Am 04.07.2013 23:20, schrieb Mehrdad:
 On Thursday, 4 July 2013 at 21:11:57 UTC, Jonathan M Davis wrote:
 Well, of course portable C++ code won't assume that you have a GC.

But portable D code will, so it really _is_ an advantage of the language, not just the compiler...
 My point was that it's perfectly possible to write C++ code which uses
 a GC, not that it was normal or easy.

No, the point is that it would only with a particular C++ compiler. It's not "C++" code if a C++ compiler can't run it correctly. That would make it "a vendor-specific language similar to C++" code.

Yeah, it is called Managed C++ in .NET 1.x, C++/CLI starting in .NET 2.0 and C++/CX in WinRT. Managed C++ and C++/CLI can be JITed or compiled to machine code via NGEN. They make use of .NET GC for ref data types. There is a standard defined for C++/CLI, ECMA-372. C++/CX compiles to native code, while making use of COM reference counting, the usual first level of GC algorithms. -- Paulo
Jul 04 2013
prev sibling next sibling parent "Mehrdad" <wfunction hotmail.com> writes:
On Thursday, 4 July 2013 at 21:03:01 UTC, Mehrdad wrote:
 On Thursday, 4 July 2013 at 20:58:57 UTC, Jonathan M Davis 
 wrote:
 On Thursday, July 04, 2013 22:46:12 Mehrdad wrote:
 How would you possibly be able to find the roots?

By putting all of the same information there that we have in D. It may be clunkier to do in D and generally more of a pain, but you have just as much control over memory in C++ as you do in D. And C++ GCs _do_ exist

Er, C++ _compilers_ that support (conservative?) GC's do exist. But you can't write standard C++ code and expect it to garbage-collect itself, you need external help that's not guaranteed by the standard. D, on the other hand, has a GC built into the language itself; it's not an implementation detail.

To put it another way, _any_ conformant D compiler must necessarily have a GC. On the other hand, C++ compiler aren't required to, so portable code can't assume they will.
Jul 04 2013
prev sibling next sibling parent Jonathan M Davis <jmdavisProg gmx.com> writes:
On Thursday, July 04, 2013 23:04:09 Mehrdad wrote:
 On Thursday, 4 July 2013 at 21:03:01 UTC, Mehrdad wrote:
 On Thursday, 4 July 2013 at 20:58:57 UTC, Jonathan M Davis
 
 wrote:
 On Thursday, July 04, 2013 22:46:12 Mehrdad wrote:
 How would you possibly be able to find the roots?

By putting all of the same information there that we have in D. It may be clunkier to do in D and generally more of a pain, but you have just as much control over memory in C++ as you do in D. And C++ GCs _do_ exist

Er, C++ _compilers_ that support (conservative?) GC's do exist. But you can't write standard C++ code and expect it to garbage-collect itself, you need external help that's not guaranteed by the standard. D, on the other hand, has a GC built into the language itself; it's not an implementation detail.

To put it another way, _any_ conformant D compiler must necessarily have a GC. On the other hand, C++ compiler aren't required to, so portable code can't assume they will.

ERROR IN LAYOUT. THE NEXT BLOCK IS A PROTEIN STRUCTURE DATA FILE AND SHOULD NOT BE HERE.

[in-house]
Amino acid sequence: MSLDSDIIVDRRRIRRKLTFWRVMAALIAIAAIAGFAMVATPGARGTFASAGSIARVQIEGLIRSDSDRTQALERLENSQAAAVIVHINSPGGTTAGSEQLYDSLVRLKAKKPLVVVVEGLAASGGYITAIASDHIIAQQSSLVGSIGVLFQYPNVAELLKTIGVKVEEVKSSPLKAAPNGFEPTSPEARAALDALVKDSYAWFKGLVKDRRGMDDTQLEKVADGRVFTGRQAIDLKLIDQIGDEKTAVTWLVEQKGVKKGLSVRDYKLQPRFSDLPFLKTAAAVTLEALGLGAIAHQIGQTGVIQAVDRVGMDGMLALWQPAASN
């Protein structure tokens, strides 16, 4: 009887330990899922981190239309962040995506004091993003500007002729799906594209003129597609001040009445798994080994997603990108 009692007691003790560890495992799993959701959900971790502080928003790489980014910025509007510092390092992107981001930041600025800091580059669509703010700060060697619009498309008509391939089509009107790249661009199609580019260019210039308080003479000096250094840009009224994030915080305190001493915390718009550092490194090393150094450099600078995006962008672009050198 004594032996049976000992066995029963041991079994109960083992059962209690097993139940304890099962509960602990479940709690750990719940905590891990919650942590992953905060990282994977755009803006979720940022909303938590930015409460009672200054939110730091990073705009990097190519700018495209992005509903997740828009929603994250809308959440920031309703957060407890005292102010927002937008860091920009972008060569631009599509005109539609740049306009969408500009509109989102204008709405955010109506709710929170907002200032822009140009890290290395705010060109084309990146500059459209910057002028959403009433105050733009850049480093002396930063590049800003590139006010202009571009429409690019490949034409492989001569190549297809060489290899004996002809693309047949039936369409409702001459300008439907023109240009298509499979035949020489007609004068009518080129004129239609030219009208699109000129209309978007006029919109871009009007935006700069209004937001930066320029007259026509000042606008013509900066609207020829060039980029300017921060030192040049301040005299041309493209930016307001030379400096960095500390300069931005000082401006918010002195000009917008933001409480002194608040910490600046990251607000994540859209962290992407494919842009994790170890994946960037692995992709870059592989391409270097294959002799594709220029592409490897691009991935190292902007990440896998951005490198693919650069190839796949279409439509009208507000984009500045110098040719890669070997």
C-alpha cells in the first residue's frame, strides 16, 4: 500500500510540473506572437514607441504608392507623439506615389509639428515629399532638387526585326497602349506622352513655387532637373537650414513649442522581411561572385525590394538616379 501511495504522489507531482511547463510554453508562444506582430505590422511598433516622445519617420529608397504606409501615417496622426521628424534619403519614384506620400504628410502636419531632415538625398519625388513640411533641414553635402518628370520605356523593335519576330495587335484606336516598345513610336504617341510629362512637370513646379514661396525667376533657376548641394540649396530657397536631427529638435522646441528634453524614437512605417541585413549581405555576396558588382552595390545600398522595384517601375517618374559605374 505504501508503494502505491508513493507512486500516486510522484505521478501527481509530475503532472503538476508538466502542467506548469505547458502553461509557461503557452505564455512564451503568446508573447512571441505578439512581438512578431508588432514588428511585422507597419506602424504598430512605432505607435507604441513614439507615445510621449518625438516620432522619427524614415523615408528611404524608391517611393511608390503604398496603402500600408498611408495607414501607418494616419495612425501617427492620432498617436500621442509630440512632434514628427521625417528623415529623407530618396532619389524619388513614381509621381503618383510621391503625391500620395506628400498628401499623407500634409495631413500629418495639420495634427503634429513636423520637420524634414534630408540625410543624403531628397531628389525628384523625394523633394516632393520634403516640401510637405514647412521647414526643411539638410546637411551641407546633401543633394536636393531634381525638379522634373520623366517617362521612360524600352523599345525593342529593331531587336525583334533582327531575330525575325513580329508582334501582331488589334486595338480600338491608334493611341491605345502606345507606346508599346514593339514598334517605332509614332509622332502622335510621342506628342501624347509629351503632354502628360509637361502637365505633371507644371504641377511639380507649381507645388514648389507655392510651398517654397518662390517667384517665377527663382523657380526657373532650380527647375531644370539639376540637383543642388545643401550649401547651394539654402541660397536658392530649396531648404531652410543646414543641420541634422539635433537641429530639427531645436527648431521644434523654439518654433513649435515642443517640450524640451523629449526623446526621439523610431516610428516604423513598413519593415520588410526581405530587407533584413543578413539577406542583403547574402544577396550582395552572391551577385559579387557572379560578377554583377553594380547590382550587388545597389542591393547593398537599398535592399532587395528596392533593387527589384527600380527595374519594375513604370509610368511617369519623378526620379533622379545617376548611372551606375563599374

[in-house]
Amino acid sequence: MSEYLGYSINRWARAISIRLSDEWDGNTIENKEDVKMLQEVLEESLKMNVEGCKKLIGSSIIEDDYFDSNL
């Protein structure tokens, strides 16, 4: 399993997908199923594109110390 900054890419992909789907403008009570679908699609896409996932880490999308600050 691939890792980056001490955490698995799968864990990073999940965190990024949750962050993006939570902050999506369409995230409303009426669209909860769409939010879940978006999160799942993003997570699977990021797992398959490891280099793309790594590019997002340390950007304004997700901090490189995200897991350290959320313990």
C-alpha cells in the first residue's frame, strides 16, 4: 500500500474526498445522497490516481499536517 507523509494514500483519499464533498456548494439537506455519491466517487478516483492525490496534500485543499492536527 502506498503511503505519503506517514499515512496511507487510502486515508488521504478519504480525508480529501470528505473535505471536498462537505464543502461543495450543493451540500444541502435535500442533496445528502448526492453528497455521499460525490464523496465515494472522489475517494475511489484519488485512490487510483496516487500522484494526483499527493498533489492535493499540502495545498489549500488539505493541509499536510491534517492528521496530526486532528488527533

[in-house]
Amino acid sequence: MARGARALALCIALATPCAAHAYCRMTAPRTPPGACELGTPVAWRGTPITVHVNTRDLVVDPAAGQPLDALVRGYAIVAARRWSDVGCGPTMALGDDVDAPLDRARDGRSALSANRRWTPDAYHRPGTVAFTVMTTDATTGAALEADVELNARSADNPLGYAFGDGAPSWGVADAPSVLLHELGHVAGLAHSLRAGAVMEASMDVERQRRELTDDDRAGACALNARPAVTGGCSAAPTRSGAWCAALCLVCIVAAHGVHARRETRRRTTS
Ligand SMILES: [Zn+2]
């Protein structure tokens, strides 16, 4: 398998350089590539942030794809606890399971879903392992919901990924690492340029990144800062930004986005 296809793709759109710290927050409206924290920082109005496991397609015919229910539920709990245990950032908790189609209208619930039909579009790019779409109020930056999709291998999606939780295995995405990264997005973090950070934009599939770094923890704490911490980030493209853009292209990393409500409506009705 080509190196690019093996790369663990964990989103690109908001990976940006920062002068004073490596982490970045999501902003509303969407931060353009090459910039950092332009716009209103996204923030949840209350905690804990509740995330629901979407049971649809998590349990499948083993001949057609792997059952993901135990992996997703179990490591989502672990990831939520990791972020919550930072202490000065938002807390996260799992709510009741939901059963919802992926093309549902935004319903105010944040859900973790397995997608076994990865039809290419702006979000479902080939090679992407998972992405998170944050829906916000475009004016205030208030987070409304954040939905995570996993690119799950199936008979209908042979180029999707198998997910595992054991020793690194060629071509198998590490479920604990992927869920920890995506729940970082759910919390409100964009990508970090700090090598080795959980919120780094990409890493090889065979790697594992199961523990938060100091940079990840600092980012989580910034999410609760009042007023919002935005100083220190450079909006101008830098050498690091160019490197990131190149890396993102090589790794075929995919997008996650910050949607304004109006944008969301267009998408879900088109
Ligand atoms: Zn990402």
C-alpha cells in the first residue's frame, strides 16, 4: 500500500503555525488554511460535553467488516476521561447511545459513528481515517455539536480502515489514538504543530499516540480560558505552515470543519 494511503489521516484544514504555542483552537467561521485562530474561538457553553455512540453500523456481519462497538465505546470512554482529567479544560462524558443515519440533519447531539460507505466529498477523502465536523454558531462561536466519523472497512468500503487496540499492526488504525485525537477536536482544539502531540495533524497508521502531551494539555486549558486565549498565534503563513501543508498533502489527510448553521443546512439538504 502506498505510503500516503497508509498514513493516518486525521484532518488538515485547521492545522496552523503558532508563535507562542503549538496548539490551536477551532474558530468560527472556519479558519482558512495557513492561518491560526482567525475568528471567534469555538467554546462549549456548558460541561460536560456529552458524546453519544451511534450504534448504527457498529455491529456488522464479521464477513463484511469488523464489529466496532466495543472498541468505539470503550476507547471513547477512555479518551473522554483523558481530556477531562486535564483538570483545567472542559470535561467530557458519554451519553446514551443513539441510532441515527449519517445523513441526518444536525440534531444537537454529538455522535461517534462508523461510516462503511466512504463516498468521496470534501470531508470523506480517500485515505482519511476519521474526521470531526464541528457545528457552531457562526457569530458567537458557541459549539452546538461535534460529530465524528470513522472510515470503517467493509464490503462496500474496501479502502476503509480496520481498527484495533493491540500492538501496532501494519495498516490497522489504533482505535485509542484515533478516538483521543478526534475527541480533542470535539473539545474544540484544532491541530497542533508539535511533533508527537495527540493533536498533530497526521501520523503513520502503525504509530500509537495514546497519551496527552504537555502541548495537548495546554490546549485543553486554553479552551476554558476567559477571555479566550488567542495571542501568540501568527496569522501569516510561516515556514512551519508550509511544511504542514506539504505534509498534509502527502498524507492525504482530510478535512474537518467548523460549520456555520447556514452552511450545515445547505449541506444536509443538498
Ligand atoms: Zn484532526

Well, of course portable C++ code won't assume that you have a GC. My point was that it's perfectly possible to write C++ code which uses a GC, not that it was normal or easy. - Jonathan M Davis
Jul 04 2013
prev sibling next sibling parent "Mehrdad" <wfunction hotmail.com> writes:
On Thursday, 4 July 2013 at 21:11:57 UTC, Jonathan M Davis wrote:
 Well, of course portable C++ code won't assume that you have a 
 GC.

But portable D code will, so it really _is_ an advantage of the language, not just the compiler...
 My point was that it's perfectly possible to write C++ code 
 which uses a GC, not that it was normal or easy.

No, the point is that it would only with a particular C++ compiler. It's not "C++" code if a C++ compiler can't run it correctly. That would make it "a vendor-specific language similar to C++" code.
Jul 04 2013
prev sibling next sibling parent Jonathan M Davis <jmdavisProg gmx.com> writes:
On Thursday, July 04, 2013 23:20:47 Mehrdad wrote:
 On Thursday, 4 July 2013 at 21:11:57 UTC, Jonathan M Davis wrote:
 Well, of course portable C++ code won't assume that you have a
 GC.

But portable D code will, so it really _is_ an advantage of the language, not just the compiler...

Sure. There's lots of stuff (like slices) which are an advantage of the language, because they're built-in and/or just easier to do. My point was that given enough time and effort, you can do anything in C++ that you can do in D. So, if you only want to consider things that _can't_ be done in C++ as relevant when comparing the speed of the languages (which seems to be what you were arguing for), then I don't believe that there is any difference in what you can do or how fast it will be. They are both turing complete languages and both give you the same level of access to the hardware. The entire difference lies in how easy they make it to write programs and what paradigms and idioms are easiest to write and use in them. There's no point in even trying to compare the two languages for speed if you're trying to compare possible speeds (ignoring what paradigms and idioms they use) rather than comparing their relative speeds when using the normal idioms and paradigms that they use simply because they ultimately give you the same capabilities if you work hard enough at it.
 My point was that it's perfectly possible to write C++ code
 which uses a GC, not that it was normal or easy.